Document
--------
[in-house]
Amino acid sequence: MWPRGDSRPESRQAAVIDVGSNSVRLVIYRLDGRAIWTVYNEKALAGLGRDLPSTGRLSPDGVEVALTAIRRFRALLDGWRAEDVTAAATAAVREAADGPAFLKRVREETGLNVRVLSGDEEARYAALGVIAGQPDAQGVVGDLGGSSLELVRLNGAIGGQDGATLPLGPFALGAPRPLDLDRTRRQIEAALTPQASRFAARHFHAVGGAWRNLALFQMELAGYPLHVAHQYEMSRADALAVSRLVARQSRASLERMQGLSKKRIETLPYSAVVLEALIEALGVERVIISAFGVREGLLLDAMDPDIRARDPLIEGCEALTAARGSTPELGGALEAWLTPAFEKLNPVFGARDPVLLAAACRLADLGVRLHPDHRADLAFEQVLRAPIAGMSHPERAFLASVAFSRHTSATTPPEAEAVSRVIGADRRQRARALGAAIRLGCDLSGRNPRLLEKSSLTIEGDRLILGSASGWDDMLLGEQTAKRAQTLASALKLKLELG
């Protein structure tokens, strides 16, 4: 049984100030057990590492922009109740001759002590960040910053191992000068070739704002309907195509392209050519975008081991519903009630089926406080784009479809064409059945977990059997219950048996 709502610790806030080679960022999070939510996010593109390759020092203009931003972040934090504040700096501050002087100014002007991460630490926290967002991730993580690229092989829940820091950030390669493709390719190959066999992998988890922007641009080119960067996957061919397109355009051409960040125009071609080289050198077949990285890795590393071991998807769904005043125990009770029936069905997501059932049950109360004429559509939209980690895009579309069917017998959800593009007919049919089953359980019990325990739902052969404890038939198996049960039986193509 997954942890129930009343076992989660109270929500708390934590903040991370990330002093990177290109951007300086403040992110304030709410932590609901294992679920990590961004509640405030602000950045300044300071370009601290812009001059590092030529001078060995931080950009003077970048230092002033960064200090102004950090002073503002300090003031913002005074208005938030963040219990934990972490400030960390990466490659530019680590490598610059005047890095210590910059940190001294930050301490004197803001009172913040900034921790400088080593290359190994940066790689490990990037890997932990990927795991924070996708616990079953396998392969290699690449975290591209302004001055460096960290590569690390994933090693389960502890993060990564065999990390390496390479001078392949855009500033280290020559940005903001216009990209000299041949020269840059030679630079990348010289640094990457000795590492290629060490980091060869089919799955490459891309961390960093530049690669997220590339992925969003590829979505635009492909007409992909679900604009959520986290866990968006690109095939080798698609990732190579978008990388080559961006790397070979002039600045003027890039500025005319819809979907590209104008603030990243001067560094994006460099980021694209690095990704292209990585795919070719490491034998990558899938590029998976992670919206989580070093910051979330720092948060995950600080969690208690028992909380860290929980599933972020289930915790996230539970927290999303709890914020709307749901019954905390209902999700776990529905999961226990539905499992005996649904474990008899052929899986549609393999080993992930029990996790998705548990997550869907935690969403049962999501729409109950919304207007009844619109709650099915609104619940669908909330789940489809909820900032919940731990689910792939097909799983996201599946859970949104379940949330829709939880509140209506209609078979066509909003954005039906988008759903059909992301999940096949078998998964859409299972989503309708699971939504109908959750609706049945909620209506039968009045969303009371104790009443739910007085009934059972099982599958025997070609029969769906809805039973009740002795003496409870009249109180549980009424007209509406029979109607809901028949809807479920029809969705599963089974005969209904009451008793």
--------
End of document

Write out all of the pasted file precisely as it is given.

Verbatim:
[in-house]
Amino acid sequence: MWPRGDSRPESRQAAVIDVGSNSVRLVIYRLDGRAIWTVYNEKALAGLGRDLPSTGRLSPDGVEVALTAIRRFRALLDGWRAEDVTAAATAAVREAADGPAFLKRVREETGLNVRVLSGDEEARYAALGVIAGQPDAQGVVGDLGGSSLELVRLNGAIGGQDGATLPLGPFALGAPRPLDLDRTRRQIEAALTPQASRFAARHFHAVGGAWRNLALFQMELAGYPLHVAHQYEMSRADALAVSRLVARQSRASLERMQGLSKKRIETLPYSAVVLEALIEALGVERVIISAFGVREGLLLDAMDPDIRARDPLIEGCEALTAARGSTPELGGALEAWLTPAFEKLNPVFGARDPVLLAAACRLADLGVRLHPDHRADLAFEQVLRAPIAGMSHPERAFLASVAFSRHTSATTPPEAEAVSRVIGADRRQRARALGAAIRLGCDLSGRNPRLLEKSSLTIEGDRLILGSASGWDDMLLGEQTAKRAQTLASALKLKLELG
């Protein structure tokens, strides 16, 4: 049984100030057990590492922009109740001759002590960040910053191992000068070739704002309907195509392209050519975008081991519903009630089926406080784009479809064409059945977990059997219950048996 709502610790806030080679960022999070939510996010593109390759020092203009931003972040934090504040700096501050002087100014002007991460630490926290967002991730993580690229092989829940820091950030390669493709390719190959066999992998988890922007641009080119960067996957061919397109355009051409960040125009071609080289050198077949990285890795590393071991998807769904005043125990009770029936069905997501059932049950109360004429559509939209980690895009579309069917017998959800593009007919049919089953359980019990325990739902052969404890038939198996049960039986193509 997954942890129930009343076992989660109270929500708390934590903040991370990330002093990177290109951007300086403040992110304030709410932590609901294992679920990590961004509640405030602000950045300044300071370009601290812009001059590092030529001078060995931080950009003077970048230092002033960064200090102004950090002073503002300090003031913002005074208005938030963040219990934990972490400030960390990466490659530019680590490598610059005047890095210590910059940190001294930050301490004197803001009172913040900034921790400088080593290359190994940066790689490990990037890997932990990927795991924070996708616990079953396998392969290699690449975290591209302004001055460096960290590569690390994933090693389960502890993060990564065999990390390496390479001078392949855009500033280290020559940005903001216009990209000299041949020269840059030679630079990348010289640094990457000795590492290629060490980091060869089919799955490459891309961390960093530049690669997220590339992925969003590829979505635009492909007409992909679900604009959520986290866990968006690109095939080798698609990732190579978008990388080559961006790397070979002039600045003027890039500025005319819809979907590209104008603030990243001067560094994006460099980021694209690095990704292209990585795919070719490491034998990558899938590029998976992670919206989580070093910051979330720092948060995950600080969690208690028992909380860290929980599933972020289930915790996230539970927290999303709890914020709307749901019954905390209902999700776990529905999961226990539905499992005996649904474990008899052929899986549609393999080993992930029990996790998705548990997550869907935690969403049962999501729409109950919304207007009844619109709650099915609104619940669908909330789940489809909820900032919940731990689910792939097909799983996201599946859970949104379940949330829709939880509140209506209609078979066509909003954005039906988008759903059909992301999940096949078998998964859409299972989503309708699971939504109908959750609706049945909620209506039968009045969303009371104790009443739910007085009934059972099982599958025997070609029969769906809805039973009740002795003496409870009249109180549980009424007209509406029979109607809901028949809807479920029809969705599963089974005969209904009451008793």